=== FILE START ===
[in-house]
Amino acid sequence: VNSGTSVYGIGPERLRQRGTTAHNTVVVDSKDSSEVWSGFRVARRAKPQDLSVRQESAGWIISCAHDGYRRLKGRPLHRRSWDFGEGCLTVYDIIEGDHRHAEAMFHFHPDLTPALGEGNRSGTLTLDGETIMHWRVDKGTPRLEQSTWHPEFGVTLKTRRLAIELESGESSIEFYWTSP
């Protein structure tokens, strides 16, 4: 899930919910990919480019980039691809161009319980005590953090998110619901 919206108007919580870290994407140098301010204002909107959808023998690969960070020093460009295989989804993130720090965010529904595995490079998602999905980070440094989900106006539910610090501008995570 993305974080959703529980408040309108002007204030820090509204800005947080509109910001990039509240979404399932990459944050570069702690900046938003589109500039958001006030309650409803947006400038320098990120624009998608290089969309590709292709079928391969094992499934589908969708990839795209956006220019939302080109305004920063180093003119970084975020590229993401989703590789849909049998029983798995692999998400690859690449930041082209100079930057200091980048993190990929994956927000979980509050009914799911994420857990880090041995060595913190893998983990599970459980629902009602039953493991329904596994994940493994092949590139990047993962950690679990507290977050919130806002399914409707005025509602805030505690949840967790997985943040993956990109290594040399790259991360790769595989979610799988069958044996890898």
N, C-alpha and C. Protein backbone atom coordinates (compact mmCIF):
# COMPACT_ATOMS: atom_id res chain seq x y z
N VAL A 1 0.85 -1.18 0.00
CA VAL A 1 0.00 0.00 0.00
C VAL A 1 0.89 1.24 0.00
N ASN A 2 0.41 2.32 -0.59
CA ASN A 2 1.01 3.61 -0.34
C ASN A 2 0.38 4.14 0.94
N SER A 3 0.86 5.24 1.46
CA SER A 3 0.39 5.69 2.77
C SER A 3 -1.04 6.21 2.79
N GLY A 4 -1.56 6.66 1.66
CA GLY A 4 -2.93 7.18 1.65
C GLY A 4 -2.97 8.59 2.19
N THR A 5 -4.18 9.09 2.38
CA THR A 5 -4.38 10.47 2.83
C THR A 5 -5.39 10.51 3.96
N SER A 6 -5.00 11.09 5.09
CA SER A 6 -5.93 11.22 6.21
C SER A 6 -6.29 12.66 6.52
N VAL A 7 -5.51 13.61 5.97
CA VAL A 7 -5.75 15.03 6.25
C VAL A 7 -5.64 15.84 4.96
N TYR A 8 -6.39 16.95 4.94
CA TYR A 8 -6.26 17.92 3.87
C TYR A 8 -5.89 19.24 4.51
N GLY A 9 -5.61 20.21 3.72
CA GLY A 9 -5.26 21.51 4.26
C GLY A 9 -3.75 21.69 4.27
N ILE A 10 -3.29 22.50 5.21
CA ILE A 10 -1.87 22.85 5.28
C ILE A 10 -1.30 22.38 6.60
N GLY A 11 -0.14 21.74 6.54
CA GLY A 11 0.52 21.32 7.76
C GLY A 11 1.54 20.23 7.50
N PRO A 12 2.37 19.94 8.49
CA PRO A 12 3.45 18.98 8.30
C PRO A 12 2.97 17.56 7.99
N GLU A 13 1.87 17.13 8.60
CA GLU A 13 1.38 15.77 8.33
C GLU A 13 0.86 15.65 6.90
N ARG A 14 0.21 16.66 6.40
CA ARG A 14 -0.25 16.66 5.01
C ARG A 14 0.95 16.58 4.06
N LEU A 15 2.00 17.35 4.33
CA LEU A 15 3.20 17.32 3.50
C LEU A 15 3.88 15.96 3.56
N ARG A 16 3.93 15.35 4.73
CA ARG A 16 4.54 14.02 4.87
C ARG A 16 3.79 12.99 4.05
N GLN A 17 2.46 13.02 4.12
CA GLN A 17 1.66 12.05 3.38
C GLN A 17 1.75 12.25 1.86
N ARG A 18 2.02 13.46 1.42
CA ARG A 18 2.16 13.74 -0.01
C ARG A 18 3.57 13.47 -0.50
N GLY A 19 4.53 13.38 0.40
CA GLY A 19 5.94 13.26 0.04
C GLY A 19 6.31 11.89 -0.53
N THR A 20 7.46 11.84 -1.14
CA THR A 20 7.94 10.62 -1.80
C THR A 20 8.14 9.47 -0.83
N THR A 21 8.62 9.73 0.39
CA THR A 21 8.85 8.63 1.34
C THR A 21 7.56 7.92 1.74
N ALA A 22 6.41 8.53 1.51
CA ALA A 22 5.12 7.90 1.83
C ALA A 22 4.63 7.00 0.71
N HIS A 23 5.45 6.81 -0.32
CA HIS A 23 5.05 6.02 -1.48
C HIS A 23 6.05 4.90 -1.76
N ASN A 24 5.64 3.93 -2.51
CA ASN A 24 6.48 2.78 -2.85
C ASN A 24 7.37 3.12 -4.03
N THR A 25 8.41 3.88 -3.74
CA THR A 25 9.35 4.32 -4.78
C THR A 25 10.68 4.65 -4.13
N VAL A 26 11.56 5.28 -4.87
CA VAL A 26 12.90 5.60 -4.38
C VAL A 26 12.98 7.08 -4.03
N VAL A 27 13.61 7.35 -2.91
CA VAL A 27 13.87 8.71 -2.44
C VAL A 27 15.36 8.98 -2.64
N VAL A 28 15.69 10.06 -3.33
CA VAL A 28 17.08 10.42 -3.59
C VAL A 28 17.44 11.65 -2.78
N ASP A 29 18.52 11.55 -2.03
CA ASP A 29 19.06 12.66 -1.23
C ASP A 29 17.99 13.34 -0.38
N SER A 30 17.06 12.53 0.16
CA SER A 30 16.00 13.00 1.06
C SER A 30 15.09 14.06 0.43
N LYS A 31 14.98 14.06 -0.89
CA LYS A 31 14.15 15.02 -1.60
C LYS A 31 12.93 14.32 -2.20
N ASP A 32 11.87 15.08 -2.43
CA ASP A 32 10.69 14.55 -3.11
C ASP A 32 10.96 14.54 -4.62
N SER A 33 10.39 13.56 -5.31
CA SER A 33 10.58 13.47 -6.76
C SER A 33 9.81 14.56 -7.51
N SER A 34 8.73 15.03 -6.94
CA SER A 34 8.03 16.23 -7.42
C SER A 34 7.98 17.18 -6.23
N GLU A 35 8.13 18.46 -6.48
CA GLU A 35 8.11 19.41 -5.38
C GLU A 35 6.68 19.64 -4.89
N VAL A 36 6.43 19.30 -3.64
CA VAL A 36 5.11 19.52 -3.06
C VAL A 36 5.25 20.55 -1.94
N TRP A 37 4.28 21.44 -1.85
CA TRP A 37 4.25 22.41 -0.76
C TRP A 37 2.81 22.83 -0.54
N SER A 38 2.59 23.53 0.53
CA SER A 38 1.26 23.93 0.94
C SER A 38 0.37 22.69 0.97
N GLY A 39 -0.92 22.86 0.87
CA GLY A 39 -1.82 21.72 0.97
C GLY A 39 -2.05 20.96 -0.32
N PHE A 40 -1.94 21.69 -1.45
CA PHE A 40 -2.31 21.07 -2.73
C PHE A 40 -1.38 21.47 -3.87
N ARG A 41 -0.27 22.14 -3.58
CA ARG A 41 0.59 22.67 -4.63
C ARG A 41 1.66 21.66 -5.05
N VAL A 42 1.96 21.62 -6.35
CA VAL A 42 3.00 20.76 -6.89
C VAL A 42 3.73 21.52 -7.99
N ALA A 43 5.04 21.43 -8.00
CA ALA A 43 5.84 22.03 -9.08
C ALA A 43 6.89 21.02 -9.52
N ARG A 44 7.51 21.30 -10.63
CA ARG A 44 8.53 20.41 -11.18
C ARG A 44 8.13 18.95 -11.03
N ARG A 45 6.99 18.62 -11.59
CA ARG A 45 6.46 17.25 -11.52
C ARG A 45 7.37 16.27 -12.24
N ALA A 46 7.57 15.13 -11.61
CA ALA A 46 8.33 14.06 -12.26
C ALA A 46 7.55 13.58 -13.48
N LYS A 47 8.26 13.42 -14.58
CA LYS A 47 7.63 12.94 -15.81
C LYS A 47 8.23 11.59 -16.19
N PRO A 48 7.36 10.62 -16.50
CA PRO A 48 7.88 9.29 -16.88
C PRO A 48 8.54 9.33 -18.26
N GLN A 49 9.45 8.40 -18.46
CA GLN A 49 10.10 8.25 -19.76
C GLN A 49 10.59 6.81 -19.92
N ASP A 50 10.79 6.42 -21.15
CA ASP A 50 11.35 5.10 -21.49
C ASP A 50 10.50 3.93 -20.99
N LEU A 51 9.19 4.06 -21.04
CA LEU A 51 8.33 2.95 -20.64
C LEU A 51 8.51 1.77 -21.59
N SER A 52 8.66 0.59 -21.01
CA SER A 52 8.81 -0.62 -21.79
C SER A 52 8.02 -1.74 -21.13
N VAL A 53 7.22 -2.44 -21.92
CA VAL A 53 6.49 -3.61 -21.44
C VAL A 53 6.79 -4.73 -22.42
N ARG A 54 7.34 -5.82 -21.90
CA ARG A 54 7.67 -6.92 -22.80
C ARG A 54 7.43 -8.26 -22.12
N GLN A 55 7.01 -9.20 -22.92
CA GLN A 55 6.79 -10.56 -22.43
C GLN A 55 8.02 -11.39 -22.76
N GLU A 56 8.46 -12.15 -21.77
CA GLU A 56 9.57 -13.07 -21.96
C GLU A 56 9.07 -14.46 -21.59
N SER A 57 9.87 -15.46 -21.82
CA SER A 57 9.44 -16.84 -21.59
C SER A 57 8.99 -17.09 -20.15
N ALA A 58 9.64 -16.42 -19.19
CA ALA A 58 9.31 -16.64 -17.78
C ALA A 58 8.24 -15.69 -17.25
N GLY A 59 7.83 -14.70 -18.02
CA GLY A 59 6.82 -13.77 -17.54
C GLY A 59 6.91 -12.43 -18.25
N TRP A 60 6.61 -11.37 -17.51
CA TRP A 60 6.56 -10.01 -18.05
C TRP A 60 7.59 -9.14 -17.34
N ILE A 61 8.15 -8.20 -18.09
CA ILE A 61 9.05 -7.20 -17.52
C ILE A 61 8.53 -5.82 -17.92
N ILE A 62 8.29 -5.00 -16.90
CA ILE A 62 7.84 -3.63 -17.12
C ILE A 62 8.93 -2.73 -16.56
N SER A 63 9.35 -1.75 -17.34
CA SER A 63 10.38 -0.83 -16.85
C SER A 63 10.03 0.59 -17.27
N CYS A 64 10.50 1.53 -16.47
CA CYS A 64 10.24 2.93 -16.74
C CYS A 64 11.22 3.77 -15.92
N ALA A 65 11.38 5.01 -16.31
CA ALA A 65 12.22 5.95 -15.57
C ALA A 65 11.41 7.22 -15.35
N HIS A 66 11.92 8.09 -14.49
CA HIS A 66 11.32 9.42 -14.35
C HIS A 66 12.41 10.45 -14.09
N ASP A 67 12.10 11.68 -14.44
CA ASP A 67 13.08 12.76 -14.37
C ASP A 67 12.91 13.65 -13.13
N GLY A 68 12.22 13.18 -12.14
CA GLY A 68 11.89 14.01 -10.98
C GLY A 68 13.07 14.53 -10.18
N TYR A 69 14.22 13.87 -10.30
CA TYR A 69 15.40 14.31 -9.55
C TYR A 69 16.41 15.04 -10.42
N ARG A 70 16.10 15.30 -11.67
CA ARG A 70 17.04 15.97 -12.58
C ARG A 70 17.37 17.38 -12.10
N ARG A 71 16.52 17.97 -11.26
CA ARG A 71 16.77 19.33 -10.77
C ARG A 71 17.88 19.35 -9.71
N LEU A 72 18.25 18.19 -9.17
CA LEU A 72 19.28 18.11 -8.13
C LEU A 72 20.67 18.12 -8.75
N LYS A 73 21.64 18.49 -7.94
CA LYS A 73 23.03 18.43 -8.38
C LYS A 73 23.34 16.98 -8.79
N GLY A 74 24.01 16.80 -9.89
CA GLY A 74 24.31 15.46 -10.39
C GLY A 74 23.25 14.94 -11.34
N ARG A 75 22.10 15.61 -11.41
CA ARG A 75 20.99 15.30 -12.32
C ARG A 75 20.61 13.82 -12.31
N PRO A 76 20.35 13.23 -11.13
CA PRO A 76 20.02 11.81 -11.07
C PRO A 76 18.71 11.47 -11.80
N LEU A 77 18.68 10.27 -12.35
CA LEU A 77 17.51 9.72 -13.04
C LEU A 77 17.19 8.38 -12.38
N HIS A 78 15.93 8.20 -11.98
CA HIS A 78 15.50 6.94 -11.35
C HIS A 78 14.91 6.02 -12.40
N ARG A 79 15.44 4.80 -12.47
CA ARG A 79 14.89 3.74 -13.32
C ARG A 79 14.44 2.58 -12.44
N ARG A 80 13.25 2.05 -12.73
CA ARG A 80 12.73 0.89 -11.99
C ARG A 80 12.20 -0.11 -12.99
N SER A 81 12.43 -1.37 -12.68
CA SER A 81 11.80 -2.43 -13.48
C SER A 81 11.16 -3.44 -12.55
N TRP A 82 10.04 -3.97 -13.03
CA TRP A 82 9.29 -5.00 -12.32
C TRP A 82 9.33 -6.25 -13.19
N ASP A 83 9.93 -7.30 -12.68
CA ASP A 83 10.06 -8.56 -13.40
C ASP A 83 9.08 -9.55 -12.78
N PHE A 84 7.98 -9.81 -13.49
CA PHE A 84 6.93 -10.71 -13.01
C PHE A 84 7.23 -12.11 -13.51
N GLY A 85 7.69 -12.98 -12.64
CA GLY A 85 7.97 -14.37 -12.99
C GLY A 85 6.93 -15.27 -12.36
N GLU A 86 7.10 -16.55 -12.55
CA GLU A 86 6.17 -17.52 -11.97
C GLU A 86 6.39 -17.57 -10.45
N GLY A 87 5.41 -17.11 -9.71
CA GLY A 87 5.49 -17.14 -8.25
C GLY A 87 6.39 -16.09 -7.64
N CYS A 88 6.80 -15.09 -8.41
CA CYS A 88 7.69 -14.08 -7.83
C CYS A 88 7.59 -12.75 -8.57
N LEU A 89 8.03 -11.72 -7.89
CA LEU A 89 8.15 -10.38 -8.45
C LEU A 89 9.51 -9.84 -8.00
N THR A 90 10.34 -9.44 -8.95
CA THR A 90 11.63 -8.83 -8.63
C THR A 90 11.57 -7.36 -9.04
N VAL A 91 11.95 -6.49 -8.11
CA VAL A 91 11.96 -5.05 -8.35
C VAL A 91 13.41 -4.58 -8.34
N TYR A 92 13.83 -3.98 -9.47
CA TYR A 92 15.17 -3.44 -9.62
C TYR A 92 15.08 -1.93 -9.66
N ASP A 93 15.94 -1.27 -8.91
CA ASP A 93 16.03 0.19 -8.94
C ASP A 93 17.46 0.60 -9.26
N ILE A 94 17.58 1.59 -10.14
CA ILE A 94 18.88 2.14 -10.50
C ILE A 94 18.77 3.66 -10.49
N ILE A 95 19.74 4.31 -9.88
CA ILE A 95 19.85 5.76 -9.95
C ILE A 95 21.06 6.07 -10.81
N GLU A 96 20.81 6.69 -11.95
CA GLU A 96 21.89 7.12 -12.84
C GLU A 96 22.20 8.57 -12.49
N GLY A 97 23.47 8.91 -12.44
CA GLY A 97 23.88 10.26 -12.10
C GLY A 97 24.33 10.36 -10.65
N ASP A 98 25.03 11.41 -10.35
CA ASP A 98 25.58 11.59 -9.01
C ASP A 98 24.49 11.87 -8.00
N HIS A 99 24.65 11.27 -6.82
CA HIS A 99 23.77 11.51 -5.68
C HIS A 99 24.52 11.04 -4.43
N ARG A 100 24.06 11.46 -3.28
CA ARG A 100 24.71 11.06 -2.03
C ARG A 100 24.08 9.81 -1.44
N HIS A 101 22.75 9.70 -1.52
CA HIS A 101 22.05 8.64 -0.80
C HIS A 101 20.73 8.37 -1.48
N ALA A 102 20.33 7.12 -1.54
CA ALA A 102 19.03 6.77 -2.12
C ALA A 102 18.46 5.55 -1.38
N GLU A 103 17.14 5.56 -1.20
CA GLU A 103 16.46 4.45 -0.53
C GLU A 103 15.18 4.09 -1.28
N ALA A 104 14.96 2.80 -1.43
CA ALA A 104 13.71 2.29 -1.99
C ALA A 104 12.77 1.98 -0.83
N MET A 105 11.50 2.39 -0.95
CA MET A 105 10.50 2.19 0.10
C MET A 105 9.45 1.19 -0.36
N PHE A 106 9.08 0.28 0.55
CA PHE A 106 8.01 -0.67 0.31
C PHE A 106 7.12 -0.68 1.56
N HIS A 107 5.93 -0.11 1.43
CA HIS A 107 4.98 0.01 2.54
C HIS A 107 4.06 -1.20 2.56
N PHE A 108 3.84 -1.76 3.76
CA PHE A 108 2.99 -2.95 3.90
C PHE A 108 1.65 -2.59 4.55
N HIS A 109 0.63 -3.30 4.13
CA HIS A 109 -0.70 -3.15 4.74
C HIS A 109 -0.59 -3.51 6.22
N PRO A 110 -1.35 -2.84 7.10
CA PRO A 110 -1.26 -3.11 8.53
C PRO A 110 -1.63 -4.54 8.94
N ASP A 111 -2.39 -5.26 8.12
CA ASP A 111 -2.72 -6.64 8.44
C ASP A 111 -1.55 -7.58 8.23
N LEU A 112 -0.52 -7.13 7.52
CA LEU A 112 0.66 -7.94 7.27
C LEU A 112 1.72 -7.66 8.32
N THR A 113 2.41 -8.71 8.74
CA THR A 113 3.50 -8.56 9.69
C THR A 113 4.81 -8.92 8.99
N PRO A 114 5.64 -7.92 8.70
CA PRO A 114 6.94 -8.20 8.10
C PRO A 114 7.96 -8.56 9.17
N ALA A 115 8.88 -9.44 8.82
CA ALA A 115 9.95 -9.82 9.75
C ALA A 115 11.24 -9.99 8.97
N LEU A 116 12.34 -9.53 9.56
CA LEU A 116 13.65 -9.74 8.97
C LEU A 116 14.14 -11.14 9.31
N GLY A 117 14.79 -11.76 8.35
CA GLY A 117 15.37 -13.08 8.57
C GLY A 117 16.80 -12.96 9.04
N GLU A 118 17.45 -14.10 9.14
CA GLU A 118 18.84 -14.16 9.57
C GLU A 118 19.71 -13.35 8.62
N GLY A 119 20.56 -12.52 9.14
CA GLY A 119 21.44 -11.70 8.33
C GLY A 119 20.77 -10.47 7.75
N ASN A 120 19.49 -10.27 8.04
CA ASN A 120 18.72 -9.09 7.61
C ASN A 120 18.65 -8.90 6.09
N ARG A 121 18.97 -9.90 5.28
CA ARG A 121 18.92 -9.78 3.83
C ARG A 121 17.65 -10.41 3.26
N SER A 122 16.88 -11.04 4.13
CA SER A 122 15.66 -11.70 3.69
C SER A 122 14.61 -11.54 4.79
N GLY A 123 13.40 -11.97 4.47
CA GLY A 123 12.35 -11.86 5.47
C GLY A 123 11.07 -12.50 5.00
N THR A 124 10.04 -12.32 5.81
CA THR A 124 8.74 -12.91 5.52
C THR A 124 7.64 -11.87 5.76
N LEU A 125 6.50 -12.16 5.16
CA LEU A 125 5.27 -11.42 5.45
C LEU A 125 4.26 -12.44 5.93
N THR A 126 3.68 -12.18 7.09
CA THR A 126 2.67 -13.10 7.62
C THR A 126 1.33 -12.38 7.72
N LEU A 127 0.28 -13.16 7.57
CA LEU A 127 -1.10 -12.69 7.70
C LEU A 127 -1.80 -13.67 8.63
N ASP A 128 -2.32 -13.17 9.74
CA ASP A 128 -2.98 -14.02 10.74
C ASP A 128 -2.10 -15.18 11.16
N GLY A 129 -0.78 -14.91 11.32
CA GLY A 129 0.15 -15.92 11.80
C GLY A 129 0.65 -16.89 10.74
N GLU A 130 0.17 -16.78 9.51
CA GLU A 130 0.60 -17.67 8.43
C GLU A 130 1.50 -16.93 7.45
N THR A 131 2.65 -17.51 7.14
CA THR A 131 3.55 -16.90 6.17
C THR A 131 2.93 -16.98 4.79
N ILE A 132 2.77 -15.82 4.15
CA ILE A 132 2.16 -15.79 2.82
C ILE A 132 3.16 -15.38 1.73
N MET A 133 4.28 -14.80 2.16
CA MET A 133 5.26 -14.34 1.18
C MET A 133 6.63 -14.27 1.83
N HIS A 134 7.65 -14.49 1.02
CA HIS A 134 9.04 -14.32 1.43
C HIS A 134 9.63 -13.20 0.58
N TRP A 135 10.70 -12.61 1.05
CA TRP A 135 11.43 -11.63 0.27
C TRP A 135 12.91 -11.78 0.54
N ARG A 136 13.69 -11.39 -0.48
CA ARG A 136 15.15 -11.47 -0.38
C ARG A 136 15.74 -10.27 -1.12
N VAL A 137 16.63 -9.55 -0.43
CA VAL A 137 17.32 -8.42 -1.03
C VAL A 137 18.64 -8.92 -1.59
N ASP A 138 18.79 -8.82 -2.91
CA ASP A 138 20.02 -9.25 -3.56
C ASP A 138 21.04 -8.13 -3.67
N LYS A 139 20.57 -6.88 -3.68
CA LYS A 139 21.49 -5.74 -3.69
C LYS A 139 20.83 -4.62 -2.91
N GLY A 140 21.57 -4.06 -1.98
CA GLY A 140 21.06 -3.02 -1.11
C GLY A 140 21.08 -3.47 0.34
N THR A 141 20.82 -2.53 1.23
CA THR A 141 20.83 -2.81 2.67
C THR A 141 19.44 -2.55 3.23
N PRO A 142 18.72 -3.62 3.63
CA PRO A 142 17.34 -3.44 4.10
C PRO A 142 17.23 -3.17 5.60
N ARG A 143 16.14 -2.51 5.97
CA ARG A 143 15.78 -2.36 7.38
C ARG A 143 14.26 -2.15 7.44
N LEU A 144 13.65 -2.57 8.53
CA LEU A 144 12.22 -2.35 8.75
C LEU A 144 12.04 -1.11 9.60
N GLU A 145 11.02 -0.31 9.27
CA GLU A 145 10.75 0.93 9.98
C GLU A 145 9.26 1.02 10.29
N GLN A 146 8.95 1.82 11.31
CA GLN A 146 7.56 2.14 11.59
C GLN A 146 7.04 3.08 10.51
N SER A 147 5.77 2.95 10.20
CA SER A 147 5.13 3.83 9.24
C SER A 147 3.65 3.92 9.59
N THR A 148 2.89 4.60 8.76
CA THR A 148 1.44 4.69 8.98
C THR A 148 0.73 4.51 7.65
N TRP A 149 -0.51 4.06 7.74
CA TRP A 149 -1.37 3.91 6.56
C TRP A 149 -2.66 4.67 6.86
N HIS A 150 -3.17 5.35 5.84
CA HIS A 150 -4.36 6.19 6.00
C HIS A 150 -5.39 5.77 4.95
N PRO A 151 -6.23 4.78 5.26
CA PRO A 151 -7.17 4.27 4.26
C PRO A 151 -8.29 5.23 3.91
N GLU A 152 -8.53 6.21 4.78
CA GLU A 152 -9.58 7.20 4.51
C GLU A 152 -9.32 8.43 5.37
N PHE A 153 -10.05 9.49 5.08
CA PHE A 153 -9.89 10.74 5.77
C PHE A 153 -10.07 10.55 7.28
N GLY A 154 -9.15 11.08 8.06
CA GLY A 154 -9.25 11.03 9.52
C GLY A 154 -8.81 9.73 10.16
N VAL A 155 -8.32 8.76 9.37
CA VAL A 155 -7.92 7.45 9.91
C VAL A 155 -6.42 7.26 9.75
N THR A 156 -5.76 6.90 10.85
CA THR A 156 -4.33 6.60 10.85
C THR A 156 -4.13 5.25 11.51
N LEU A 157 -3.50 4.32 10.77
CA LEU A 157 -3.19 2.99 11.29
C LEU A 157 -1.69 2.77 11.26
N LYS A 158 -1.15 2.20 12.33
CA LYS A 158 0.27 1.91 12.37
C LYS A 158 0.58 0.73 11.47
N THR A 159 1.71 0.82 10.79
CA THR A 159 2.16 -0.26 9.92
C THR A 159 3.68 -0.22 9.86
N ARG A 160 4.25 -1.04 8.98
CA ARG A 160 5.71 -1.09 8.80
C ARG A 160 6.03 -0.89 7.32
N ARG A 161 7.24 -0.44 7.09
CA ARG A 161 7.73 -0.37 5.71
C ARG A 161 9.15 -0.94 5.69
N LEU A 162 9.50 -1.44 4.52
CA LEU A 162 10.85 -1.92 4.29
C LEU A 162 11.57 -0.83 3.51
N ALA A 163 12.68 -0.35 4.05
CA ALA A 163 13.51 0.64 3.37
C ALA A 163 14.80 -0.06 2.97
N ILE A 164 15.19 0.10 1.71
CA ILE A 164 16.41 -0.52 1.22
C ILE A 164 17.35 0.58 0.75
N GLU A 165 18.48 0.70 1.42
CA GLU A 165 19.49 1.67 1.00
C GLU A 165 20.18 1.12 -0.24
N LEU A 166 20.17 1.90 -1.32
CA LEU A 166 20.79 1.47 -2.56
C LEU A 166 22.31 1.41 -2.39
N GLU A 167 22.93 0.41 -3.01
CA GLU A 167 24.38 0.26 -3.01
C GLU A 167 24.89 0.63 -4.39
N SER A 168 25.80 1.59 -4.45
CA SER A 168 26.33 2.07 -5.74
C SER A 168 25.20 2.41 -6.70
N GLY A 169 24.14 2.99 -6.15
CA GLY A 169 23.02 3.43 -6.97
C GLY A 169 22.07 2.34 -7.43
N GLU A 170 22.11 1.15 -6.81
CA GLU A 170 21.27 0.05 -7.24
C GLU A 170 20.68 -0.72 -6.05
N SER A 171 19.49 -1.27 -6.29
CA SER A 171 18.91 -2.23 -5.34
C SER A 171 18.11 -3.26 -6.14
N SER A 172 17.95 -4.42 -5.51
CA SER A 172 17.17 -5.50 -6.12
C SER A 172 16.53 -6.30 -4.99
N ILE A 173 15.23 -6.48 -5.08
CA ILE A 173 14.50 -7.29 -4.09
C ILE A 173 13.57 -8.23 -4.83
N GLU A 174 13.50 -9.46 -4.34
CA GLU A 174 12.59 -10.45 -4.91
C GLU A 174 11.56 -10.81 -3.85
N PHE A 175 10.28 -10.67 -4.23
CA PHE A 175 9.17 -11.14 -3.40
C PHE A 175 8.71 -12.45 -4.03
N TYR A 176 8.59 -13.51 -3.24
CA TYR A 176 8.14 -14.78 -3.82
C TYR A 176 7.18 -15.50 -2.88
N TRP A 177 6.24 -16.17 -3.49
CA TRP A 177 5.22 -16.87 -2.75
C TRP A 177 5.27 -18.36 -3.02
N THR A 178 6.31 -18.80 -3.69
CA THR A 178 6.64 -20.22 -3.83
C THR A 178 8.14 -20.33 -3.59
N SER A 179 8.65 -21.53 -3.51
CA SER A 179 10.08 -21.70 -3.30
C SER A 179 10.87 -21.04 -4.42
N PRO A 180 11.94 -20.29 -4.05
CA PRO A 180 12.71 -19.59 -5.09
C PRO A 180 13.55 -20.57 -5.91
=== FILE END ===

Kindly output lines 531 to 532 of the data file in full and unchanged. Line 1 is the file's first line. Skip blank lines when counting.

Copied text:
N TYR A 176 8.59 -13.51 -3.24
CA TYR A 176 8.14 -14.78 -3.82